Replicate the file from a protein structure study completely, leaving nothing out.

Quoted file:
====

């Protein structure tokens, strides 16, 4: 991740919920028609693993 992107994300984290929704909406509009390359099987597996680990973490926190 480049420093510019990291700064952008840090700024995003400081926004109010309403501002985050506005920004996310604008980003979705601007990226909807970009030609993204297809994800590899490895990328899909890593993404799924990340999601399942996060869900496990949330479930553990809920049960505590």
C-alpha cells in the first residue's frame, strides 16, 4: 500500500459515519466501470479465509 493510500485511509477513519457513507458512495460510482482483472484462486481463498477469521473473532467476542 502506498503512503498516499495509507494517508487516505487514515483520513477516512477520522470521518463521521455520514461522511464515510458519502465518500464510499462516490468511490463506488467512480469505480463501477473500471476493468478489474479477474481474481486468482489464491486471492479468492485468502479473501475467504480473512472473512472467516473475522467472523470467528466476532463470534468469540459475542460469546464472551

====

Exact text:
């Protein structure tokens, strides 16, 4: 991740919920028609693993 992107994300984290929704909406509009390359099987597996680990973490926190 480049420093510019990291700064952008840090700024995003400081926004109010309403501002985050506005920004996310604008980003979705601007990226909807970009030609993204297809994800590899490895990328899909890593993404799924990340999601399942996060869900496990949330479930553990809920049960505590």
C-alpha cells in the first residue's frame, strides 16, 4: 500500500459515519466501470479465509 493510500485511509477513519457513507458512495460510482482483472484462486481463498477469521473473532467476542 502506498503512503498516499495509507494517508487516505487514515483520513477516512477520522470521518463521521455520514461522511464515510458519502465518500464510499462516490468511490463506488467512480469505480463501477473500471476493468478489474479477474481474481486468482489464491486471492479468492485468502479473501475467504480473512472473512472467516473475522467472523470467528466476532463470534468469540459475542460469546464472551